17 And no tongue can speak, neither can there be written by any man, neither can the hearts of men conceive so great and marvelous things as we both saw and heard Jesus speak; and no one can conceive of the joy which filled our souls at the time we heard him pray for us unto the Father. 
18 And it came to pass that when Jesus had made an end of praying unto the Father, he arose; but so great was the joy of the multitude that they were overcome. 
19 And it came to pass that Jesus spake unto them, and bade them arise. 
20 And they arose from the earth, and he said unto them: Blessed are ye because of your faith. And now behold, my joy is full. 
21 And when he had said these words, he wept, and the multitude bare record of it, and he took their little children, one by one, and blessed them, and prayed unto the Father for them. 
22 And when he had done this he wept again; 
23 And he spake unto the multitude, and said unto them: Behold your little ones. 
24 And as they looked to behold they cast their eyes towards heaven, and they saw the heavens open, and they saw angels descending out of heaven as it were in the midst of fire; and they came down and encircled those little ones about, and they were encircled about with fire; and the angels did minister unto them. 
25 And the multitude did see and hear and bear record; and they know that their record is true for they all of them did see and hear, every man for himself; and they were in number about two thousand and five hundred souls; and they did consist of men, women, and children.

Sunday, March 1, 2015

The Samaritans and The Jews

[This comes from a comment I left on another blog a while back. The topic was the return of the Jews to Jerusalem and the work of Ezra and Nehemiah in restoring the temple.]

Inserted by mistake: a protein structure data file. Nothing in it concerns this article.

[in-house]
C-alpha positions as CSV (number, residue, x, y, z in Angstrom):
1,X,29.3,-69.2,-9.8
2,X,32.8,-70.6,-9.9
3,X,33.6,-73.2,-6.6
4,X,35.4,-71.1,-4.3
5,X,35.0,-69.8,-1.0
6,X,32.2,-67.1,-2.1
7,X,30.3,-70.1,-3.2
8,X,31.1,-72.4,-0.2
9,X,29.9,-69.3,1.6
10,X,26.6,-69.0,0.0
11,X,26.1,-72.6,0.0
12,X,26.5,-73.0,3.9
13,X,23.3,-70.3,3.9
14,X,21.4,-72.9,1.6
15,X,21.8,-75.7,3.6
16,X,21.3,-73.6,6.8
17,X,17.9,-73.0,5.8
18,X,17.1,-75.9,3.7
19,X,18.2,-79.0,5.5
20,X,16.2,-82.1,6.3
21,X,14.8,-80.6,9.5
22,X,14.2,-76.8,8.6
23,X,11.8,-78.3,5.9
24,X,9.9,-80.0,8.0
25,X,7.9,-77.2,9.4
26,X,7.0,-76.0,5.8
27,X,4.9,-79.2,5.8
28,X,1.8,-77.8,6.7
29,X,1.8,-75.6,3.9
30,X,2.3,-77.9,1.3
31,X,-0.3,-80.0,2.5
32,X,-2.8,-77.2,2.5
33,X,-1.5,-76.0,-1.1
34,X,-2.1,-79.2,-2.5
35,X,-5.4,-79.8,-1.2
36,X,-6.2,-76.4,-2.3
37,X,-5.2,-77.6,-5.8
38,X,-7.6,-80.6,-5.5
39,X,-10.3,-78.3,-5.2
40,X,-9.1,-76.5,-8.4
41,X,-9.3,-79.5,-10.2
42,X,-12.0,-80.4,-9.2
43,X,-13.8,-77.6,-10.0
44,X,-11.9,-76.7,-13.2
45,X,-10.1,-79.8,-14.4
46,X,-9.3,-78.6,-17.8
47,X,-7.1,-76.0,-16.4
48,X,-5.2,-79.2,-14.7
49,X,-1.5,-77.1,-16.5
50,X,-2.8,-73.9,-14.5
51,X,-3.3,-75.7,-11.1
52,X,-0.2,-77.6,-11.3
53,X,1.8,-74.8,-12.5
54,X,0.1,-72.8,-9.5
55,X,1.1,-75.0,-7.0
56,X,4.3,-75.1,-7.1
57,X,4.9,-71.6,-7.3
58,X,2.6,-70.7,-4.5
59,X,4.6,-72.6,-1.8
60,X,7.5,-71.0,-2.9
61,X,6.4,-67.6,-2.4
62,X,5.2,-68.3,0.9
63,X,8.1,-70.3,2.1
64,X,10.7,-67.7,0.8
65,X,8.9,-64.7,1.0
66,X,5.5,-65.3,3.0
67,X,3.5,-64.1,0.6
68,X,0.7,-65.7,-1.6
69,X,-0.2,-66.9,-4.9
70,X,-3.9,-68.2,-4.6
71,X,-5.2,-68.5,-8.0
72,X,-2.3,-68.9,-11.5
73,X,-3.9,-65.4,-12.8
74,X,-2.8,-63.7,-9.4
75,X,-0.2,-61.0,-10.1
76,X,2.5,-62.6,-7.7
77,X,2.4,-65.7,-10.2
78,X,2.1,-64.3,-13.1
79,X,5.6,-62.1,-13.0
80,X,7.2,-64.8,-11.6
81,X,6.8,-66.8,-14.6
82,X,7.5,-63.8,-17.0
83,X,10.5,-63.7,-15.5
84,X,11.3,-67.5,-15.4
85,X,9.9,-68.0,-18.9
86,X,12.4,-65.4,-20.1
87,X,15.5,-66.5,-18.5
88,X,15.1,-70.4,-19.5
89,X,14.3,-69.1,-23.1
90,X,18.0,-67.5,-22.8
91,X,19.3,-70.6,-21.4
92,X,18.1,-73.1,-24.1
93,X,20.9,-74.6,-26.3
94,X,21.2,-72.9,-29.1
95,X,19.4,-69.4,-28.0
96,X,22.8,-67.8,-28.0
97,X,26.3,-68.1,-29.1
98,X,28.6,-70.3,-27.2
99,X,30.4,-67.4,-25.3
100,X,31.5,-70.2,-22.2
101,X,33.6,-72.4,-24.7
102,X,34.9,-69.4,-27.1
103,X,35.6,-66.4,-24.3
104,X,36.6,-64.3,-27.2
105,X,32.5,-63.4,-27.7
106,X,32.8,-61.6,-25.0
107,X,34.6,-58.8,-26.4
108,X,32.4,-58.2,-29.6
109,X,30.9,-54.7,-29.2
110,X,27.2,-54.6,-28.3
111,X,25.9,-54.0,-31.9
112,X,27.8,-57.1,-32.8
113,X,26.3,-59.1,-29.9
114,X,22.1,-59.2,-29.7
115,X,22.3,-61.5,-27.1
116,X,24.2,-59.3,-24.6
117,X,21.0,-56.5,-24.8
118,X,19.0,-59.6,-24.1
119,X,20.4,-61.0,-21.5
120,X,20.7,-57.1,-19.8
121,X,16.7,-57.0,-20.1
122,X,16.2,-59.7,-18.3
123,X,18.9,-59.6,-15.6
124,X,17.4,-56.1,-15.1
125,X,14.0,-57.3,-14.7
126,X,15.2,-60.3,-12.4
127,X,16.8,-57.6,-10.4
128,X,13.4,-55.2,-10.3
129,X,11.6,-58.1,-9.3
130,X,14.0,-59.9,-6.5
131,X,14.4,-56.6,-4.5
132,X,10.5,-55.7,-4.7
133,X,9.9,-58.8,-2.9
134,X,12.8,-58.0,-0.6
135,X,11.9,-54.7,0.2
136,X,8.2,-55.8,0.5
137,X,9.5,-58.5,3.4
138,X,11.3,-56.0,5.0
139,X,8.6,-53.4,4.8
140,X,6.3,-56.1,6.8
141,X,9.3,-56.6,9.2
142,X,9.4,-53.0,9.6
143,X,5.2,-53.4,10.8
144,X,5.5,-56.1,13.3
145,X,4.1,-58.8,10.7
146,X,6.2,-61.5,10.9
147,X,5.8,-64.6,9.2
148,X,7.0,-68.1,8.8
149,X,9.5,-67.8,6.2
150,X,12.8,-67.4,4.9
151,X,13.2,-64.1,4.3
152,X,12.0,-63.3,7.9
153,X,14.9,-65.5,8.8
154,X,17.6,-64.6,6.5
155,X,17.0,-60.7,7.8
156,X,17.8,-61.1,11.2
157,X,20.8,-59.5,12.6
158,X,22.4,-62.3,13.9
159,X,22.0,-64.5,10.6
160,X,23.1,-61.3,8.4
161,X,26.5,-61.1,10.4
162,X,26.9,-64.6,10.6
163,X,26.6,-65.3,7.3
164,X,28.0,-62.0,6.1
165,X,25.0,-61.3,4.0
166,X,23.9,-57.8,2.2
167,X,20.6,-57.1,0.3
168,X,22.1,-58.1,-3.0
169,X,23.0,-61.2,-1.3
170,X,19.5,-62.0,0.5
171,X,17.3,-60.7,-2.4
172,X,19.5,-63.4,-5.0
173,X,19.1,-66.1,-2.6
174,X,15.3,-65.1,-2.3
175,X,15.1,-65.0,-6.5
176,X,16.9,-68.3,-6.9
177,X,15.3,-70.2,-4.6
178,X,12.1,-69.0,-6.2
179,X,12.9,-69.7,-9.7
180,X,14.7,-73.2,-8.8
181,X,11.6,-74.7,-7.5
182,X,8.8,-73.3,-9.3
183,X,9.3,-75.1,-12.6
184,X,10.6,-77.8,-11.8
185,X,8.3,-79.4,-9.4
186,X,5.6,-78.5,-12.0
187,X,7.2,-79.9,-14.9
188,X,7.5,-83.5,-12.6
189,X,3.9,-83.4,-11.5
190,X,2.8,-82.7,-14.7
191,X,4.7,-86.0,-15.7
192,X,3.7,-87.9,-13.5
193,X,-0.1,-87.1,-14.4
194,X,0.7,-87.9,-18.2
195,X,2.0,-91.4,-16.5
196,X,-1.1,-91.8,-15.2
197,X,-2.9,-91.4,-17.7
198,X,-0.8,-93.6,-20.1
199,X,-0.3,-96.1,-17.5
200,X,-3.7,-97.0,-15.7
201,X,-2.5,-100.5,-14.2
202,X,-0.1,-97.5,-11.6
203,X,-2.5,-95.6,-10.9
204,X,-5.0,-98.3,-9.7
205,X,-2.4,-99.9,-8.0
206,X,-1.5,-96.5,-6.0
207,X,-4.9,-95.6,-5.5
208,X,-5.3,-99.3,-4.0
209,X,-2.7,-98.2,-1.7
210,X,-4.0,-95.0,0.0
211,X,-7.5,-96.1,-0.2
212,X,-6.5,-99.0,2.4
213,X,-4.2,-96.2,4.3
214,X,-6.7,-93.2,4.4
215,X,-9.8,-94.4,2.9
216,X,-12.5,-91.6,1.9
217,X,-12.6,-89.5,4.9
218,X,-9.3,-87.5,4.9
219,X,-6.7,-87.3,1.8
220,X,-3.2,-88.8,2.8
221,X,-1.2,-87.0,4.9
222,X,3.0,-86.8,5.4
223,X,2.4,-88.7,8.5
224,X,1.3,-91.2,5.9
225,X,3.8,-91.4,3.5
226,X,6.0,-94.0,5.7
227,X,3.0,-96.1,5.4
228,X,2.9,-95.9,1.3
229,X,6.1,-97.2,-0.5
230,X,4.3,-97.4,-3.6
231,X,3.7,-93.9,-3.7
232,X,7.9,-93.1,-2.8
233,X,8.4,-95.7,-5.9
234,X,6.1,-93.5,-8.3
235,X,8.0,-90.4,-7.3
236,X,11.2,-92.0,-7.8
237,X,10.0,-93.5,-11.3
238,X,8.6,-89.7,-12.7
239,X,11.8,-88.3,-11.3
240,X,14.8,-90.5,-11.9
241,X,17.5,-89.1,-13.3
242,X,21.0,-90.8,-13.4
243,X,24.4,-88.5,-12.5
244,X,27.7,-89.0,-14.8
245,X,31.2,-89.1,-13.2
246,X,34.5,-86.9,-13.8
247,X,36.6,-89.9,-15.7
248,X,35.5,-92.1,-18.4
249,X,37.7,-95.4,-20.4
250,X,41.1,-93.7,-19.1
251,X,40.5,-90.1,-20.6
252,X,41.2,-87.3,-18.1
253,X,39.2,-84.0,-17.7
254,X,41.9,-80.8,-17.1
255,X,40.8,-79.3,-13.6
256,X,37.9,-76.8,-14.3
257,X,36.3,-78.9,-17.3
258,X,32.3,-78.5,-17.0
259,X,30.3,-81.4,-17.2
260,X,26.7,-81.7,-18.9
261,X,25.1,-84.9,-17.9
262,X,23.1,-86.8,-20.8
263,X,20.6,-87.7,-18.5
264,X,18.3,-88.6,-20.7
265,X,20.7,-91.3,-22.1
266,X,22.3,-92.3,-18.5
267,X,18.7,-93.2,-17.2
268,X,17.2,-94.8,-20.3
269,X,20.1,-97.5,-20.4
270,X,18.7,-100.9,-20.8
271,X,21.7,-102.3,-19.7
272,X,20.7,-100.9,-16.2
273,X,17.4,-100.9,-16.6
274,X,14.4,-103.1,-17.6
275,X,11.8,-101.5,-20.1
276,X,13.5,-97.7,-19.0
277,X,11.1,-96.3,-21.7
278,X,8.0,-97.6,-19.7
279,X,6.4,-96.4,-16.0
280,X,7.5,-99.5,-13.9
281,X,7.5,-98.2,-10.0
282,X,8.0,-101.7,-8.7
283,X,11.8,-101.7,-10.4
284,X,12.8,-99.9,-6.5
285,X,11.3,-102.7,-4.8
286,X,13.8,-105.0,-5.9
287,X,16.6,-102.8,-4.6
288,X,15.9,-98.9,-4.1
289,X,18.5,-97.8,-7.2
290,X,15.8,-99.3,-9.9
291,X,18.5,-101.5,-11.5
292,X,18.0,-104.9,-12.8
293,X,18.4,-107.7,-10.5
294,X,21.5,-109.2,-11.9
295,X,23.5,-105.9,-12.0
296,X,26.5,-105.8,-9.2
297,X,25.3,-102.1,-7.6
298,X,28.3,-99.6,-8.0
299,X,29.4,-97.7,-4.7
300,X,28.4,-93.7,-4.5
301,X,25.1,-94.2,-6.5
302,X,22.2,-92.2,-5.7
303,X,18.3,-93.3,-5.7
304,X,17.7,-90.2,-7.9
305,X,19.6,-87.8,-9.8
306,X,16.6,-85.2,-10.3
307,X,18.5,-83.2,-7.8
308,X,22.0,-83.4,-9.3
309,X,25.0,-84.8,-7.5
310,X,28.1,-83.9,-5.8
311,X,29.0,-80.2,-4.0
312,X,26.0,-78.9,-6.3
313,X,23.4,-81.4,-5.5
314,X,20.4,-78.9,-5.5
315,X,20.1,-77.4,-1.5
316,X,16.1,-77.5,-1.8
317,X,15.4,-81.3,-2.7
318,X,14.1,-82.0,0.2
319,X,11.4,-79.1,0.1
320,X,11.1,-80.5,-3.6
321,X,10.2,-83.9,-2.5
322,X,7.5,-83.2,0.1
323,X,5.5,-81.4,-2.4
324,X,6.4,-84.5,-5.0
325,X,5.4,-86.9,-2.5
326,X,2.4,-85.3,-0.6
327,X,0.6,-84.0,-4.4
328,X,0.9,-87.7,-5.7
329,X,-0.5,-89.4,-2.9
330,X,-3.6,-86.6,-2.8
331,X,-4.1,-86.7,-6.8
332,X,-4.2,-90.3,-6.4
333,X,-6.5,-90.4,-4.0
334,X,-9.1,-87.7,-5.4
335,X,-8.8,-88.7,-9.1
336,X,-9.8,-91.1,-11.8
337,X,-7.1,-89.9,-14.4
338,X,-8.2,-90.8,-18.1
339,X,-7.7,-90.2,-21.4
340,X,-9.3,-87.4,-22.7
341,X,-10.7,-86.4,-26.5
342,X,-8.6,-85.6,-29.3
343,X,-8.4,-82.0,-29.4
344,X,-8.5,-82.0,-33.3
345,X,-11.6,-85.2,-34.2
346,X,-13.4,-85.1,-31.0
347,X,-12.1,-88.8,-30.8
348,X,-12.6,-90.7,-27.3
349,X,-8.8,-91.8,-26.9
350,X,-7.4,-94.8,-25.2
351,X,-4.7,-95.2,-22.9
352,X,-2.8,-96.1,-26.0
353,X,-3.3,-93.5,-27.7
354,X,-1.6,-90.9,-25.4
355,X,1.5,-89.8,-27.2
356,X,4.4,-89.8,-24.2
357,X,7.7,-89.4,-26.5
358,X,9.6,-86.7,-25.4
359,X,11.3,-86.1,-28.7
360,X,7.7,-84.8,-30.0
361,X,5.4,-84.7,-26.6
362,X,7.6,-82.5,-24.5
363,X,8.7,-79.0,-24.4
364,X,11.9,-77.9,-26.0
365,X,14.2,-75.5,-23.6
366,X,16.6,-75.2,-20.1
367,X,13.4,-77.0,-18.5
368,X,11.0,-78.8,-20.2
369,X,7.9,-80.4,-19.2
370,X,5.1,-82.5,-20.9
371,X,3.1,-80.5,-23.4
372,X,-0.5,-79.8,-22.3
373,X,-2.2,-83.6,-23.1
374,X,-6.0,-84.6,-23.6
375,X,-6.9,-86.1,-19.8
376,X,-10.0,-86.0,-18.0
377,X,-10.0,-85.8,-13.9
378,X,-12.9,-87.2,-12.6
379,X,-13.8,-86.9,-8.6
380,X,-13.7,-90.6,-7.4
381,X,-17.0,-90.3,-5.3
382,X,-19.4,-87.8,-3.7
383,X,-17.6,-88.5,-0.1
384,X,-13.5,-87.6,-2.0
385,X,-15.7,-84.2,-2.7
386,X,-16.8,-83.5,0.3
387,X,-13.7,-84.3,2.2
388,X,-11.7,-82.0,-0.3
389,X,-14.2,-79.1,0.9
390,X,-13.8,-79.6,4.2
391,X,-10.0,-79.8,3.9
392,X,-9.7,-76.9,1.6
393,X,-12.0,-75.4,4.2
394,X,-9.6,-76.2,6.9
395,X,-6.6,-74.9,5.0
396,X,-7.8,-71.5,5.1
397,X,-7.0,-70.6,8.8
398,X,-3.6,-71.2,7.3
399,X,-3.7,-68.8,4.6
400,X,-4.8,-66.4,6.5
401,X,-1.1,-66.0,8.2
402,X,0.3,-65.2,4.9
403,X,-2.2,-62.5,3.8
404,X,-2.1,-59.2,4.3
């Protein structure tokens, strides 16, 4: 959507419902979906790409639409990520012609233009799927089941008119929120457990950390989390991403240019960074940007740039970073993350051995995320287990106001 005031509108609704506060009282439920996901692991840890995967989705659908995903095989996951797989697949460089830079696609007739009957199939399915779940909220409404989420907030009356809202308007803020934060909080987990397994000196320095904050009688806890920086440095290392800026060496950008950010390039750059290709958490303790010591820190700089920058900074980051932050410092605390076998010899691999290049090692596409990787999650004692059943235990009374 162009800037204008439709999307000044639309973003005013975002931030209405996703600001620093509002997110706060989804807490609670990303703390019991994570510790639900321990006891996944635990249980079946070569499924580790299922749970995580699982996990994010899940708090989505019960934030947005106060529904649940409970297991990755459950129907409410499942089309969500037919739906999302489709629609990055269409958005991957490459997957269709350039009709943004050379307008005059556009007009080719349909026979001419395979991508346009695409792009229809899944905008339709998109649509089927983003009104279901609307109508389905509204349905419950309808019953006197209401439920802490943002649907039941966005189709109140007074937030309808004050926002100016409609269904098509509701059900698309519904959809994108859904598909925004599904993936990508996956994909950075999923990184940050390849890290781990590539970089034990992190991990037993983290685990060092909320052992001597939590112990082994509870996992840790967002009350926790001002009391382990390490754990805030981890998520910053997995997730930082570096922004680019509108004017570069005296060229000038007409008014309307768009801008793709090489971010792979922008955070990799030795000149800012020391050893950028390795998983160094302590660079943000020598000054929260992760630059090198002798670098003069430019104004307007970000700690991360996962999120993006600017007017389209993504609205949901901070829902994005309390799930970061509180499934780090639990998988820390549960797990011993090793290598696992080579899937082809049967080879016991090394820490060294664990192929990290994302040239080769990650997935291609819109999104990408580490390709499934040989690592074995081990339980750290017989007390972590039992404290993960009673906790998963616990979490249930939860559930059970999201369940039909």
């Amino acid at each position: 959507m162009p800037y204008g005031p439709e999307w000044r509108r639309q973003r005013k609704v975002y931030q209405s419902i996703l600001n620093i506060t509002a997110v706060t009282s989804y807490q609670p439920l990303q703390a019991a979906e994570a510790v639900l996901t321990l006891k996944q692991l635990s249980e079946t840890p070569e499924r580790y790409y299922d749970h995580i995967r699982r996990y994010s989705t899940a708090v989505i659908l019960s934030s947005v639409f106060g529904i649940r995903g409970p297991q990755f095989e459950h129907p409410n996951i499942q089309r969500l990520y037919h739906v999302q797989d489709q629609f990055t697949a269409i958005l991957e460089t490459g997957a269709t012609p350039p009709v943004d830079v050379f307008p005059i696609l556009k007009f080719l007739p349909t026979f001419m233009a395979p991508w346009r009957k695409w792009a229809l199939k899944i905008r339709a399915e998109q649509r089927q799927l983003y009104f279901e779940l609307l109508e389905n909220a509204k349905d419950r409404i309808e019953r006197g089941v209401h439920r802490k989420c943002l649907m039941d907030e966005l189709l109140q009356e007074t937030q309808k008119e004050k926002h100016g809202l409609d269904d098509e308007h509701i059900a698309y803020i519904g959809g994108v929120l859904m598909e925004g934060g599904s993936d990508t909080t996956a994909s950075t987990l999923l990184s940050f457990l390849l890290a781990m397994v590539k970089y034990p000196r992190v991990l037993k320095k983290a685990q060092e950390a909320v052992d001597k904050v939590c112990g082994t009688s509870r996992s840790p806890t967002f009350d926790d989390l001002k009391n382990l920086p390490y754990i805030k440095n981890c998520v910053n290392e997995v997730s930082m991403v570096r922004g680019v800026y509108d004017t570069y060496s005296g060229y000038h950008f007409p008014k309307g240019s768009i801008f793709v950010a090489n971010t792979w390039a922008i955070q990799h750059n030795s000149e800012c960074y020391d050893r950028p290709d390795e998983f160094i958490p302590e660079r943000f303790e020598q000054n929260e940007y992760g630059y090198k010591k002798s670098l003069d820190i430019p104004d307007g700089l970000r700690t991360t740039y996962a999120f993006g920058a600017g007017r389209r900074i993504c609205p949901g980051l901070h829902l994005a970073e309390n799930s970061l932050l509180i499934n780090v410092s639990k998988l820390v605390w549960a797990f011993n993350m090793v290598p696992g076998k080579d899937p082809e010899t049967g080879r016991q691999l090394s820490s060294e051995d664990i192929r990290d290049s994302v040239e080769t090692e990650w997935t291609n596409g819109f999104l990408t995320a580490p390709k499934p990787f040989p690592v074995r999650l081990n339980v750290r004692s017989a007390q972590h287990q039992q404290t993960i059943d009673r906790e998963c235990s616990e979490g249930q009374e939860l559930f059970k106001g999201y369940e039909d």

The Samaritans considered (and still consider) themselves to be direct descendants of the people of the Northern Kingdom. When the Jews came back to to Jerusalem the Samaritans were happy to help because they were helping their cousins. That is until Ezra came to town and told the Samaritans to take a hike. Also keep in mind that the Jews (from the Southern Kingdom) never really considered the people from the Northern Kingdom to follow the “true Church”. So the Jews thought that just about anyone from the North was apostate even before the Jews came back from Babylon.

So the first Jews who came back to Jerusalem got there and were like, “Great! More Israelites to help us!” But Ezra shows up and says, “But they are from the apostate North. And they can’t prove their lineage so we are just going to assume that they intermarried with other people and are therefore not ‘pure blooded’ Israelites.” The standard thing that is usually taught in our Sunday School classes, Institute and Seminary, is that the Samaritans were people brought in by the Assyrians or Babylonians who may have intermarried with any remnant Israelites who survived. This is partially true.

The city of Samaria (capitol of the Northern Kingdom) was largely depopulated by the Assyrians. We don’t really have a good idea on how the surrounding towns and villages were affected. I have seen articles saying that the entire north was depopulated and others say that there is no break in the archaeological record in some of the Israelite towns around that time. From what I have read there may have been a non insignificant population of real, true blooded, Israelites still living in the north when the Babylonians destroyed Jerusalem. There was also a significant population of refugees from the north living in Jerusalem at the time . For example, Lehi and his family were from that population of refugees. Either Lehi’s grandfather or great-grandfather were among the original refugees from the north.

The Assyrians also brought in other people to populate the city of Samaria and it is with these people the remainder of the Israelites in the north may have mixed. So the Israelites/Samaritans who wanted to help build the temple may have been pure blooded Israelites, mixed blood Israelites or even non Israelites. For the pure blooded Israelites (or even those who thought they were pure blooded, because we all know how sometimes we just don’t talk about (great-)grandpa’s second, or third wife or uncle Bob who married….her) to have Ezra then come in and say “Y’all ain't real Israelites.” would have been perceived as “He’s just spreading rumors to cut us out of the work being done on the temple.” (Read: He’s giving preferential treatment to his family and business cronies for all that cash flowing in from Persia).